New England by-election live

A New England by-election discussion thread, and (later) live commentary of the count.

9.25pm. Most booths in now. Labor’s primary vote swing has limped to 4%, while Joyce’s has remained in double figures and the two-party swing has settled at around 6%.

8.10pm. Now up from 66 to 74 booths counted out of 104, and Labor’s position seems to be slowly improving as larger booths report, their two-party swing now nudging up to 3.8% and the projected two-party swing to the Nationals now below 7%.

8.06pm. The ABC site has been a while updating.

7.31pm. The vote tally remains dominated by rural booths, but so far this is a remarkable result for Barnaby Joyce, and a troubling one for Labor, who have so far gained 1.9% with 24.1% available from Tony Windsor.

7.21pm. Actually, we do have the Hillvue booth from Tamworth, where Joyce’s swing is a below average 1.6%. The spread of non-Nationals votes is about the same though.

7.18pm. The only outstanding point of interest is whether we will see different patterns when results come in from Armidale and Tamworth.

7.11pm. It would seem a surprisingly high share of the Tony Windsor vote is going to Joyce, which it might have been thought would go to Rob Taber or Labor.

7.07pm. With 15 booths reporting out of 112, it’s rather impressive that Barnaby Joyce is projected to pick up a 10% two-party swing against Labor.

7.00pm. Antony Green now projecting Labor to run second, with a mere 8.2% of the primary vote, such is Joyce’s dominance. Surely though Labor couldn’t fail to improve on 2016 with Tony Windsor’s 22.6% up for grabs.

6.55pm. Turns out I wasn’t looking hard enough for the ABC’s booth level numbers, which are here.

6.52pm. There are now 12 booths in on the primary vote, and in the four I’ve looked at, Barnaby Joyce’s primary vote is up in all them, from a little to a lot. Antony Green is projecting 70.7% for Joyce on the primary vote, so I think it’s safe to say he’s not in trouble.

6.41pm. With two booths to work with, Antony Green projects a 71.6% Nationals 2PP, which inflates to 85.4% if he extracts a result from a third booth with primary vote numbers only by assuming preferences will flow as they did in the other two booths. So either the swing to the Nationals in the third booth is very strong, or the Nationals have done extremely well out of preferences in the first two booths – as it figures they would, since this is a strong Nationals area. All of which amounts to a lot of analysis of not very much.

6.36pm. Now there are two booths in on two-party, and the AEC is projecting a 71.55-28.45 win for Joyce over Labor, although Labor are actually running fourth though. Tiny booths though that will behave differently from the ones in the big towns.

6.33pm. Two very small rural booths in, and apparently Barnaby Joyce’s vote is up 8.1%. Beyond that there’s no booth-level reporting available anywhere, so I’m not going to be able to offer much depth of analysis.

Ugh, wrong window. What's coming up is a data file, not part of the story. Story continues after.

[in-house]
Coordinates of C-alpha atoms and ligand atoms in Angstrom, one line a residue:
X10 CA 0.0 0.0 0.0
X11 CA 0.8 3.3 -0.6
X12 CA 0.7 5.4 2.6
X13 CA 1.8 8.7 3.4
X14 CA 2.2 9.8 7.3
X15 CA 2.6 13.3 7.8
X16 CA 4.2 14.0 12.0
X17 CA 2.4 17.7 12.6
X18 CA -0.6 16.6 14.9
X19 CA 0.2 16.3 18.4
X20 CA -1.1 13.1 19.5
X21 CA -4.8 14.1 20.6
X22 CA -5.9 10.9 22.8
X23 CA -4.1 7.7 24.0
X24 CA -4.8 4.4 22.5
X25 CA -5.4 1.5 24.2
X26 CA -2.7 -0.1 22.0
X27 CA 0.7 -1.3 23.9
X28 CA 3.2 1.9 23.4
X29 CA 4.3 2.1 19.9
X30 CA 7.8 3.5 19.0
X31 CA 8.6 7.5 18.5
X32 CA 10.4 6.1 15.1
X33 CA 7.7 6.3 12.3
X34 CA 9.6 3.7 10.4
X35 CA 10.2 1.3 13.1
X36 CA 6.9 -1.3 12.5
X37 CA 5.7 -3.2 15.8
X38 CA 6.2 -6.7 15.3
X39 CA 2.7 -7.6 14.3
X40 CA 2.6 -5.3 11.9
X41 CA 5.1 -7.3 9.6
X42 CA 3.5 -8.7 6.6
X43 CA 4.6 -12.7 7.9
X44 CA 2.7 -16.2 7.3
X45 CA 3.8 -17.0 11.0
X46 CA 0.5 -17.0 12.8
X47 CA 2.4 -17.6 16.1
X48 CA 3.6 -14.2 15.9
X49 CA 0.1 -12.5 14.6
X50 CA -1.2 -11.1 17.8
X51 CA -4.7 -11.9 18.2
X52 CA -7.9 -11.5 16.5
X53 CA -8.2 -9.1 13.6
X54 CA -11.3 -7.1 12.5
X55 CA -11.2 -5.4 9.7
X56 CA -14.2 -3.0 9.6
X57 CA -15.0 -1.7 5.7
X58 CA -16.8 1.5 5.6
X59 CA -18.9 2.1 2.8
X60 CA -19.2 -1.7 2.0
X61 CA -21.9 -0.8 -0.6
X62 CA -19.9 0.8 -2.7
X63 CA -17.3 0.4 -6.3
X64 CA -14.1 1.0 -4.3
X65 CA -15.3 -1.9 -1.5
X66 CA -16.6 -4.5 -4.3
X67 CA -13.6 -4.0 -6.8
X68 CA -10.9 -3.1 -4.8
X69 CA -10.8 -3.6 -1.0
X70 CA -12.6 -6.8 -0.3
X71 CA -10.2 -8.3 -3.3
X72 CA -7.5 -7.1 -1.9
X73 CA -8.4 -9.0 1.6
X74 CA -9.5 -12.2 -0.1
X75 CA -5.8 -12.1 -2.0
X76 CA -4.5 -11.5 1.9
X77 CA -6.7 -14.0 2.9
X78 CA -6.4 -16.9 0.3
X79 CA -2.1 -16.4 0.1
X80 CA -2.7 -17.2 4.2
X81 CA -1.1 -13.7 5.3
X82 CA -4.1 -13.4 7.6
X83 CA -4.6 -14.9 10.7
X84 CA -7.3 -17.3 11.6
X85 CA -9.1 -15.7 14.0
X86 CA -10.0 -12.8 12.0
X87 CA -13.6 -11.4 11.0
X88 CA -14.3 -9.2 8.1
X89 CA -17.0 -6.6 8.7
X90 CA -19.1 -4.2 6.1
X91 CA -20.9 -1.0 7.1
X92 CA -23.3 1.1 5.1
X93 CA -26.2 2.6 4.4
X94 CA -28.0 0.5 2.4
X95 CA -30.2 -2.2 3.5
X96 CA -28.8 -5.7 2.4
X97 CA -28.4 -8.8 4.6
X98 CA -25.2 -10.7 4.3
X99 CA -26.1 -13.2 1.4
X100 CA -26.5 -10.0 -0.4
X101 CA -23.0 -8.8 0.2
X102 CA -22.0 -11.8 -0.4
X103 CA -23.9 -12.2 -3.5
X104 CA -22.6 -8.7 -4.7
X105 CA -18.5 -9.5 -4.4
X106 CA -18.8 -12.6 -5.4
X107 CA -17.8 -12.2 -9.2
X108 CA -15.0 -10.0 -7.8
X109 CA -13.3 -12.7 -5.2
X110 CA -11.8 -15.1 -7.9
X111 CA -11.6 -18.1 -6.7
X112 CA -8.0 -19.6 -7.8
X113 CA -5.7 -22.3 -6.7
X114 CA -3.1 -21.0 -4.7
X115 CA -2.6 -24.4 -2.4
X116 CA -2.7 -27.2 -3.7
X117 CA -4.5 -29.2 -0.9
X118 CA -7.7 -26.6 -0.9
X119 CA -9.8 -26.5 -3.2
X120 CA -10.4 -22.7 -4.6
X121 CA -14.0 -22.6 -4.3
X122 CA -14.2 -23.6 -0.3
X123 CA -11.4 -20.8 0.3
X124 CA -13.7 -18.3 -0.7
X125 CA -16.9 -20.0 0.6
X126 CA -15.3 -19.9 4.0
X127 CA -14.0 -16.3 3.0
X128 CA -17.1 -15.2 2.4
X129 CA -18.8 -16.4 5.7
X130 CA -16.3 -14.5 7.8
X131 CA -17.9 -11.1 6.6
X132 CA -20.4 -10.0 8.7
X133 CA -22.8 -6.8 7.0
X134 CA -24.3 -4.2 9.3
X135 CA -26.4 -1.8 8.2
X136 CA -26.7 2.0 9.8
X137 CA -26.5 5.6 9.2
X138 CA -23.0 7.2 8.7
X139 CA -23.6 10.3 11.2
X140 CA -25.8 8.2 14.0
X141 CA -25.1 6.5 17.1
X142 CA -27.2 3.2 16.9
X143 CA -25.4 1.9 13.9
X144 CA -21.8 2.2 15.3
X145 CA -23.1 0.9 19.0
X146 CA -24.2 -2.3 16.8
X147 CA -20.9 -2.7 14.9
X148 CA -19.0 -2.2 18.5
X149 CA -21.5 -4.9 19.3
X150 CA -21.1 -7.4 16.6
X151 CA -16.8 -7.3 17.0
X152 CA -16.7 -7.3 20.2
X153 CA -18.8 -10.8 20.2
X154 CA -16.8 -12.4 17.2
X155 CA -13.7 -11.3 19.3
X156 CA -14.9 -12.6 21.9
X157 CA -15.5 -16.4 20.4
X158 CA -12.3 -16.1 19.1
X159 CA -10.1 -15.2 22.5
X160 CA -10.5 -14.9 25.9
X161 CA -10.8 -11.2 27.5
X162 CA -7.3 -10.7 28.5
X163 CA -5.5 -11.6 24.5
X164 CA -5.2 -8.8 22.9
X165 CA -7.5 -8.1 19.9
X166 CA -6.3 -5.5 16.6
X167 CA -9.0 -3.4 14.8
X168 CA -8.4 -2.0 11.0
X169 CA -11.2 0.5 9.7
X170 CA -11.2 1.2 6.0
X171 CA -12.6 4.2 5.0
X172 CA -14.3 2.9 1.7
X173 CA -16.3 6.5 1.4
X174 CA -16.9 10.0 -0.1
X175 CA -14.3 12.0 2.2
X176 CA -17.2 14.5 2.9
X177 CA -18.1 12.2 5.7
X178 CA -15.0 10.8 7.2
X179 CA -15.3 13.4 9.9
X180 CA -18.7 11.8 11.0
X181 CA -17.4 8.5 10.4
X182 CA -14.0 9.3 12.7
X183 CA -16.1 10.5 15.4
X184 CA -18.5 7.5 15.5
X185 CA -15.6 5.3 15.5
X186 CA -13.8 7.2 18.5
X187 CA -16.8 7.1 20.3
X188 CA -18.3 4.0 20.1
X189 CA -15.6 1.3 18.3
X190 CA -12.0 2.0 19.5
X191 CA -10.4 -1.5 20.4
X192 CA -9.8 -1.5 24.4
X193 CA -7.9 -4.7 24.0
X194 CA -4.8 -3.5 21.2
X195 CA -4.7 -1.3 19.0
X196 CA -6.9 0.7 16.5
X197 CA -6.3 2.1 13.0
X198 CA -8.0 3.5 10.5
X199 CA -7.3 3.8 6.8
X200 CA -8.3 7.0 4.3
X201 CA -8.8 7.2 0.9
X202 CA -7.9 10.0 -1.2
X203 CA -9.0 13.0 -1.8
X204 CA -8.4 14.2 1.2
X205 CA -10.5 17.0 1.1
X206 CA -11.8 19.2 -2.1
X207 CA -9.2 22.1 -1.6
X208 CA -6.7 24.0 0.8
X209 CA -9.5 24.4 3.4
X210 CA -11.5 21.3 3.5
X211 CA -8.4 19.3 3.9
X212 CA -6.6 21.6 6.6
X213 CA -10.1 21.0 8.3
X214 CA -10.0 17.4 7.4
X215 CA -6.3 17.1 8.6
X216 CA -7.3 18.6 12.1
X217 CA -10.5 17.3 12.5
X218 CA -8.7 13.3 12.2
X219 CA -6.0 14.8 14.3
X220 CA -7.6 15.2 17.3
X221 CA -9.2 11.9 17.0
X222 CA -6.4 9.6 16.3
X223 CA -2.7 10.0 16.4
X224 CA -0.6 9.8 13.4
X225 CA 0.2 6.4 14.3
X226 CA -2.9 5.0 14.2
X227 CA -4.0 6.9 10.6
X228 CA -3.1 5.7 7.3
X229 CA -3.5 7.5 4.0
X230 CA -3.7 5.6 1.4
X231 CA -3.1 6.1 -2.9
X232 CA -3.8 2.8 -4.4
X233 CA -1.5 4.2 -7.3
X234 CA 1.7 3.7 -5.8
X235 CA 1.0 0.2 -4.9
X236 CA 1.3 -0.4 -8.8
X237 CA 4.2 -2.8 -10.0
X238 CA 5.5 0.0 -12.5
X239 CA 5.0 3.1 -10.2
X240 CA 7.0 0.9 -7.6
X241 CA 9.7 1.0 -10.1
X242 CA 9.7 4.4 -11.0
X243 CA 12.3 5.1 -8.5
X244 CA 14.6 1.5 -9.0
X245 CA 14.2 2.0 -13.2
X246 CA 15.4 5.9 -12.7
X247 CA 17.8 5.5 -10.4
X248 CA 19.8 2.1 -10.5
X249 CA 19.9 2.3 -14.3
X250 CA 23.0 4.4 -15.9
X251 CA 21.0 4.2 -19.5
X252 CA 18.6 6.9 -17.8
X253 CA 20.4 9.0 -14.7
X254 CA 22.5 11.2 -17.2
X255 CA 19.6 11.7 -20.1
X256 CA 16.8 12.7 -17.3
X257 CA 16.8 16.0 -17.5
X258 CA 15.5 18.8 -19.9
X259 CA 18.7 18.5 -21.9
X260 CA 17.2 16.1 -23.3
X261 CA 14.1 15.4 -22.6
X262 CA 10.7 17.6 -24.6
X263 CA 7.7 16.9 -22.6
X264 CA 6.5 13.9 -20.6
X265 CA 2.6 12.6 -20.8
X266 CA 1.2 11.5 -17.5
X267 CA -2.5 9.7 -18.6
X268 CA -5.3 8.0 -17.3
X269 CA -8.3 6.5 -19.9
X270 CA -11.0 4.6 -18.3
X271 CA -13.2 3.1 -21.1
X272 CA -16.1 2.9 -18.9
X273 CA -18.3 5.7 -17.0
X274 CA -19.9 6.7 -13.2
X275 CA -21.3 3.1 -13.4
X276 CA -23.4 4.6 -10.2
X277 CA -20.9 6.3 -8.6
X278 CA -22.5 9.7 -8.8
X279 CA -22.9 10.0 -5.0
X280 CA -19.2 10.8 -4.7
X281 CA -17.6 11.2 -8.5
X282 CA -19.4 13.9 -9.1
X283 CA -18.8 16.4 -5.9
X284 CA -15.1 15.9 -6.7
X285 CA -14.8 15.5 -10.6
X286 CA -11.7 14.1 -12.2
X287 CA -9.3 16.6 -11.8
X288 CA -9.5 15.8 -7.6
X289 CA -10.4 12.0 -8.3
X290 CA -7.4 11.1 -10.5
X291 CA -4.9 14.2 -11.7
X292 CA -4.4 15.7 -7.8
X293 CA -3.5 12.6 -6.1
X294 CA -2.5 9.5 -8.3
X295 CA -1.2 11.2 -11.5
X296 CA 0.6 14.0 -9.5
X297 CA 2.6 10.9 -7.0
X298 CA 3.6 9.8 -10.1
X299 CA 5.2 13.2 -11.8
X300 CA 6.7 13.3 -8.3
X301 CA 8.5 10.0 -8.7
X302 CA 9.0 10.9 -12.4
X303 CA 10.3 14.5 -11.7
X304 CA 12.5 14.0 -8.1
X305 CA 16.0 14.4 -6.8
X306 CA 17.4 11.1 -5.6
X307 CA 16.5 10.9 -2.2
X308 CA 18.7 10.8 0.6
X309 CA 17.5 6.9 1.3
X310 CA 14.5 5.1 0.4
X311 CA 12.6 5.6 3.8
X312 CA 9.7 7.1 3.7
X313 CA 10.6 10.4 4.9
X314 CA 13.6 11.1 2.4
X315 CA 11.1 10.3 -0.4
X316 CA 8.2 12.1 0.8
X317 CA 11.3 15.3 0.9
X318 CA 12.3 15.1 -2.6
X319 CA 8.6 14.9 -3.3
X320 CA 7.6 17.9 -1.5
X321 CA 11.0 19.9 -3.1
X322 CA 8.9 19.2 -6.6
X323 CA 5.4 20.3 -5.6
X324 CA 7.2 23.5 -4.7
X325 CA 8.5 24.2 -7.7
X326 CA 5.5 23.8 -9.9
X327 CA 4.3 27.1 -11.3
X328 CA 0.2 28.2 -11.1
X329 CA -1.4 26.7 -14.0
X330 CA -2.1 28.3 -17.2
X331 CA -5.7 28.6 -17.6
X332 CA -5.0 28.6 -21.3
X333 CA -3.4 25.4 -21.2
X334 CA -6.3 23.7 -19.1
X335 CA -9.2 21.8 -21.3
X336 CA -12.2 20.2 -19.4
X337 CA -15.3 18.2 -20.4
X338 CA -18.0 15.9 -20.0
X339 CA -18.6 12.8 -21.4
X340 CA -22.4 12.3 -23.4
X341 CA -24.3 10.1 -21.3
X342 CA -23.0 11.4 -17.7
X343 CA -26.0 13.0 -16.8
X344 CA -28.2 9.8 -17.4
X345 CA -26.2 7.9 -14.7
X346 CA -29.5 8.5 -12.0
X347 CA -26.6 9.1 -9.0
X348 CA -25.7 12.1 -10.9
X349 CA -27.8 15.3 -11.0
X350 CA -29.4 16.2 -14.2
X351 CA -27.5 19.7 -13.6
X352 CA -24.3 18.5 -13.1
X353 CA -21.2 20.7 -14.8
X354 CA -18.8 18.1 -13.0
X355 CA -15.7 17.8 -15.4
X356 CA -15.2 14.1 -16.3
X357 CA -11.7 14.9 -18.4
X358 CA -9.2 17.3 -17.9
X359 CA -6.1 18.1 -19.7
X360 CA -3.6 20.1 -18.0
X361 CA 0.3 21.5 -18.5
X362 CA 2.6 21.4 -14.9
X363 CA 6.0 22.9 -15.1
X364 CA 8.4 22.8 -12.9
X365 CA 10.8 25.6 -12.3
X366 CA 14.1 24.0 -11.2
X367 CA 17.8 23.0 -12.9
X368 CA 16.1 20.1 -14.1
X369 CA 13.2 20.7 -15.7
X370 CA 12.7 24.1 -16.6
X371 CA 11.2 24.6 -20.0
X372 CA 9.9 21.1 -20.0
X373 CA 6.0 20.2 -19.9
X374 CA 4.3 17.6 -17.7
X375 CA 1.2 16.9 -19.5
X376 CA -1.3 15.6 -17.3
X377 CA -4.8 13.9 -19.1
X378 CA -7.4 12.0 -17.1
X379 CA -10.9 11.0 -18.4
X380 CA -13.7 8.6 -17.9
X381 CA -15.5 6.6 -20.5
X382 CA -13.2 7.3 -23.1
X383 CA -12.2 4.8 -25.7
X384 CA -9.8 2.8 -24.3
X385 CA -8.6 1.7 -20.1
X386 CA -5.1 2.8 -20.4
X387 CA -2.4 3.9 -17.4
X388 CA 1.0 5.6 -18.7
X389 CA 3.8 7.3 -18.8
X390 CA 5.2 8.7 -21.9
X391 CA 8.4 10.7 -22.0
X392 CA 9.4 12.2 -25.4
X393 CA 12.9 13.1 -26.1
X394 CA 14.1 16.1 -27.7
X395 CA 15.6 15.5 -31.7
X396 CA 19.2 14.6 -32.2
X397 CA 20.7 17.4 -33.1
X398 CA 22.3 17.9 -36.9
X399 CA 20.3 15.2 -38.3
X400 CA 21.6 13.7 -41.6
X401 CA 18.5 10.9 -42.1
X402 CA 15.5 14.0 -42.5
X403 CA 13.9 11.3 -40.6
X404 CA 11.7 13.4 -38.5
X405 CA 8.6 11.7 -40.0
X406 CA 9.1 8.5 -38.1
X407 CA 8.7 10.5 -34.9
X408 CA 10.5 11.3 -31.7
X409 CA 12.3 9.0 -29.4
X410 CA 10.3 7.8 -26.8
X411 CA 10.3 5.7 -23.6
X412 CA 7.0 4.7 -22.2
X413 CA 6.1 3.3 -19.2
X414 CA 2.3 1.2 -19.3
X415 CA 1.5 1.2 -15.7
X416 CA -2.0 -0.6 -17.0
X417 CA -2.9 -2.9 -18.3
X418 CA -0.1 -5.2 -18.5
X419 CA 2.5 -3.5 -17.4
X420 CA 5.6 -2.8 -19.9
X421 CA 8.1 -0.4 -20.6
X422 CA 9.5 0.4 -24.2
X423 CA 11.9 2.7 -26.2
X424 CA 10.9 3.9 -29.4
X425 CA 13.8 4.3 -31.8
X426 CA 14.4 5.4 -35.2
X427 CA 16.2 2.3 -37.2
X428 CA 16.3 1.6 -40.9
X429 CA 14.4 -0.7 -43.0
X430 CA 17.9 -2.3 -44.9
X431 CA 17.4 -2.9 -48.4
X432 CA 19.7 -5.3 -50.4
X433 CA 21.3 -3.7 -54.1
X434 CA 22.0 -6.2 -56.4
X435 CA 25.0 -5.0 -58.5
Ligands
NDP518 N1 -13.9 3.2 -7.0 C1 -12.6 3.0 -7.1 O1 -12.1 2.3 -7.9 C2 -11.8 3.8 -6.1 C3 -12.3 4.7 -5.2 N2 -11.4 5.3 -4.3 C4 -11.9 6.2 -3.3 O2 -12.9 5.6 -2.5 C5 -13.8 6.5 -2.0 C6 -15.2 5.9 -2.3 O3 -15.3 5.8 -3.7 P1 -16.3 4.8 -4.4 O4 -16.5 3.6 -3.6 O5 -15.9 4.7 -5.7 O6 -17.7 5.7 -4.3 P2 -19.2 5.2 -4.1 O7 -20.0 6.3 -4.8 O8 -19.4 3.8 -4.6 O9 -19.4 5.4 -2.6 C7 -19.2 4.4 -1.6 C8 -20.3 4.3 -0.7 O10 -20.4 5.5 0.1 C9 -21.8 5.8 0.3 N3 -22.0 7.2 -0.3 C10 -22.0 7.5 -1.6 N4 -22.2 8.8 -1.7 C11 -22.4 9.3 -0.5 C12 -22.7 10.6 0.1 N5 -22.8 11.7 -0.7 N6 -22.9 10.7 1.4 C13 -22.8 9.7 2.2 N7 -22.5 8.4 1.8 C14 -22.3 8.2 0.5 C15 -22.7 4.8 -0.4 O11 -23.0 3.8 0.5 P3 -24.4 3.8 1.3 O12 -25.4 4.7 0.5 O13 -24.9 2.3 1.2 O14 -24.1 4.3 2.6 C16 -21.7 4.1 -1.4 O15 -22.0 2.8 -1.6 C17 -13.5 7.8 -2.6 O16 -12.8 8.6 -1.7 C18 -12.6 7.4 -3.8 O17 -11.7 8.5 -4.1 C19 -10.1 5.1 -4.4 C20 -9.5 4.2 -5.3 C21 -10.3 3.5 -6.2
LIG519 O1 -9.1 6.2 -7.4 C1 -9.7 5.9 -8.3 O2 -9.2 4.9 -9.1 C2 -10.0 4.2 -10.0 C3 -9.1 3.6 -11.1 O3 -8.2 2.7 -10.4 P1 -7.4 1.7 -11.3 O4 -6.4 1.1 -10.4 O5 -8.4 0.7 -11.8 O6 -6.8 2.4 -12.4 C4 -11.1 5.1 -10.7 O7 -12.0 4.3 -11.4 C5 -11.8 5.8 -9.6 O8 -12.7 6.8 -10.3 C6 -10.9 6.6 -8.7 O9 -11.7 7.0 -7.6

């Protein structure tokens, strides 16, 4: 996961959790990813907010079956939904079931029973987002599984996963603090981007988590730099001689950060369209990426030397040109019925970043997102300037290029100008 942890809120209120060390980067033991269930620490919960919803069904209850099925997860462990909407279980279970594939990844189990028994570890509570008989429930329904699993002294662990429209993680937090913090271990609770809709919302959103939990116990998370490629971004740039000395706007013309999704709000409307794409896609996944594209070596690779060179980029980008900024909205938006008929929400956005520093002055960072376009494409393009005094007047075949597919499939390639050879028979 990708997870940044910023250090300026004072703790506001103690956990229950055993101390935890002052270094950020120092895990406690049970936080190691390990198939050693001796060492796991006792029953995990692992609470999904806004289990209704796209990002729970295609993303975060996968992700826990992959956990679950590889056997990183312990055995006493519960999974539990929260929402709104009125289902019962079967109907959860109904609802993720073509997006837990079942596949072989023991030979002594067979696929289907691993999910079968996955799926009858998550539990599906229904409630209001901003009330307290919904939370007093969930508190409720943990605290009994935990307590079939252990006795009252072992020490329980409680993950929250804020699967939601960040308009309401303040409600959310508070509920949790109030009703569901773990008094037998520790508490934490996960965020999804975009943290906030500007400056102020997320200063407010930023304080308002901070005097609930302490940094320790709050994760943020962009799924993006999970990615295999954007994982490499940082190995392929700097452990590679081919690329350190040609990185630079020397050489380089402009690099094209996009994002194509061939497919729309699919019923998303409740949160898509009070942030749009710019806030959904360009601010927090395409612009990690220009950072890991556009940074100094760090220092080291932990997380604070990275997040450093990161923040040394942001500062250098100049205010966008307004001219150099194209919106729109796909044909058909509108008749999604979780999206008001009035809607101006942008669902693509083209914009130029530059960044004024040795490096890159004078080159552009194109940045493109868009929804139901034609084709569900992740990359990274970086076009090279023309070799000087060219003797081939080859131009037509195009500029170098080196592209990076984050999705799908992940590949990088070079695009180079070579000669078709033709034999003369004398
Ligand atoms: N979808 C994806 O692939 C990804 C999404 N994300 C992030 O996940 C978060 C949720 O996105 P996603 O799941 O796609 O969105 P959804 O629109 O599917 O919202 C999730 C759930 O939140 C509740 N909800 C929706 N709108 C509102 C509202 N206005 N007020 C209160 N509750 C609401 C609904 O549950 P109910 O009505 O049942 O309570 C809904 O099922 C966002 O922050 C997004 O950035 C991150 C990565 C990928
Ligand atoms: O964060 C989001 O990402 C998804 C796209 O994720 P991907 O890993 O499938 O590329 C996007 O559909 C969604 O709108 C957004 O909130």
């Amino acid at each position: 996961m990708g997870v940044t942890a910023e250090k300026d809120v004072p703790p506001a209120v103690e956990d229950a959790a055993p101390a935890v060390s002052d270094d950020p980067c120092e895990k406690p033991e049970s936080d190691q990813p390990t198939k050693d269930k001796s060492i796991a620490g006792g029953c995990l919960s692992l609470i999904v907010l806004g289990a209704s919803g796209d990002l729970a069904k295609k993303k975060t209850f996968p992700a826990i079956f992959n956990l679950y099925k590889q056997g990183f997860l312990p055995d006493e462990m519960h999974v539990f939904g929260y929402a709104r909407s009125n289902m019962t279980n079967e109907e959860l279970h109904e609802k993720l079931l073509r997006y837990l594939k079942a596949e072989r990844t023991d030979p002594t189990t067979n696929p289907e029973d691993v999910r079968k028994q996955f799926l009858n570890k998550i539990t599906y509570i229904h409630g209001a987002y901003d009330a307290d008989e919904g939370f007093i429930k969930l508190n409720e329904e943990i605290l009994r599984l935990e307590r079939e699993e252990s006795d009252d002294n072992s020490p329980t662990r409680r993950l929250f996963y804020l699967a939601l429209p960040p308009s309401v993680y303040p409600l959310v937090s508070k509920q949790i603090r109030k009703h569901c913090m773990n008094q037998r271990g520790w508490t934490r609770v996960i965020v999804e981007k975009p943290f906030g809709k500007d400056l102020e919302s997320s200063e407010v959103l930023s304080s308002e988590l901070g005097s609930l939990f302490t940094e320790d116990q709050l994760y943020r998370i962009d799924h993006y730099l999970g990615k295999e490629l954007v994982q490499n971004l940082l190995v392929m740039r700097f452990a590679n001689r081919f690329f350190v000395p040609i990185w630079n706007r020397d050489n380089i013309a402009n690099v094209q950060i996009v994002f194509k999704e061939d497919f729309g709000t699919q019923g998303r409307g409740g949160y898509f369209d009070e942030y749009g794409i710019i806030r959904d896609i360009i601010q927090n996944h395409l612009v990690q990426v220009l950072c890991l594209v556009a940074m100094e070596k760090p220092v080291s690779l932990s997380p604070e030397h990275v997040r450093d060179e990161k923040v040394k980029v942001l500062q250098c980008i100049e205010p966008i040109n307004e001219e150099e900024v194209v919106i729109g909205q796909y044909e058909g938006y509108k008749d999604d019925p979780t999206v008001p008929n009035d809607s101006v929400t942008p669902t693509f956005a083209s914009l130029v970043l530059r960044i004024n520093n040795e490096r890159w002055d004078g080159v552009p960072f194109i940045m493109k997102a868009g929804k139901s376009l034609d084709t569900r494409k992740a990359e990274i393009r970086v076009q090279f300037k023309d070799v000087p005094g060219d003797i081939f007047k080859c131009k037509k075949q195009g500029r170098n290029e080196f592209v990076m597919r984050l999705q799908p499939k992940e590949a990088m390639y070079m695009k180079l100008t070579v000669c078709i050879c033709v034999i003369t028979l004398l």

6.17pm. An ALP activist on Twitter reports a 22% drop in turnout in Armidale South.

6pm. Polls have closed. Rural booths should start reporting very shortly indeed, probably inside half an hour.

6am. Barnaby Joyce’s moment of truth arrives today in the form of the New England by-election. Despite a certain amount of late campaign excitement, the by-election has not attracted much interest on the betting markets, with Ladbrokes continuing to rate Joyce an unbackable $1.01 favourite. My summary of the situation is here; live coverage of the count will commence at 6pm. Until then, here’s a thread for discussion.

Author: William Bowe

William Bowe is a Perth-based election analyst and occasional teacher of political science. His blog, The Poll Bludger, has existed in one form or another since 2004, and is one of the most heavily trafficked websites on Australian politics.

167 comments on “New England by-election live”

  1. It’s hard to call the voters of NE stupid. They know that with the Deputy Prime Minister representing them, they are going to get bags and bags of pork. End of …

  2. ab11
    They are doing extremely well: free loans to farmers, the infrastructure fund, a free railway to boost their land values and commodity values, the chemicals organization, lots of rural tax breaks, heavily subsidized NBN, backpackers and students ripped off mercilessly with no restraint for rural labour, and so on and so forth.

  3. I would expect a significant if not strong sympathy vote for Joyce due to a perception of unfairness in his term having been cut short.

  4. Tetsujin,

    Actually there have three by-elections caused by s44 – Wills (1992), Lindsay (1996), now New England (2017), and so “a few” is a valid description. However, I will concede that that is still a small sample size.

  5. My point, though, was to suggest that voters don’t seem to much like being made to go and re-elect their local member before they would normally have to, and whenever the voters have had an opportunity to voice their concerns, they have re-elected the incumbent with an increased majority.

  6. The Wills by-election was caused by Hawke resigning after his dumping. Phil Cleary was eventually disqualified but a “S.44 byelection” was not held due to the proximity of the 1993 general election.
    So the number stands at 2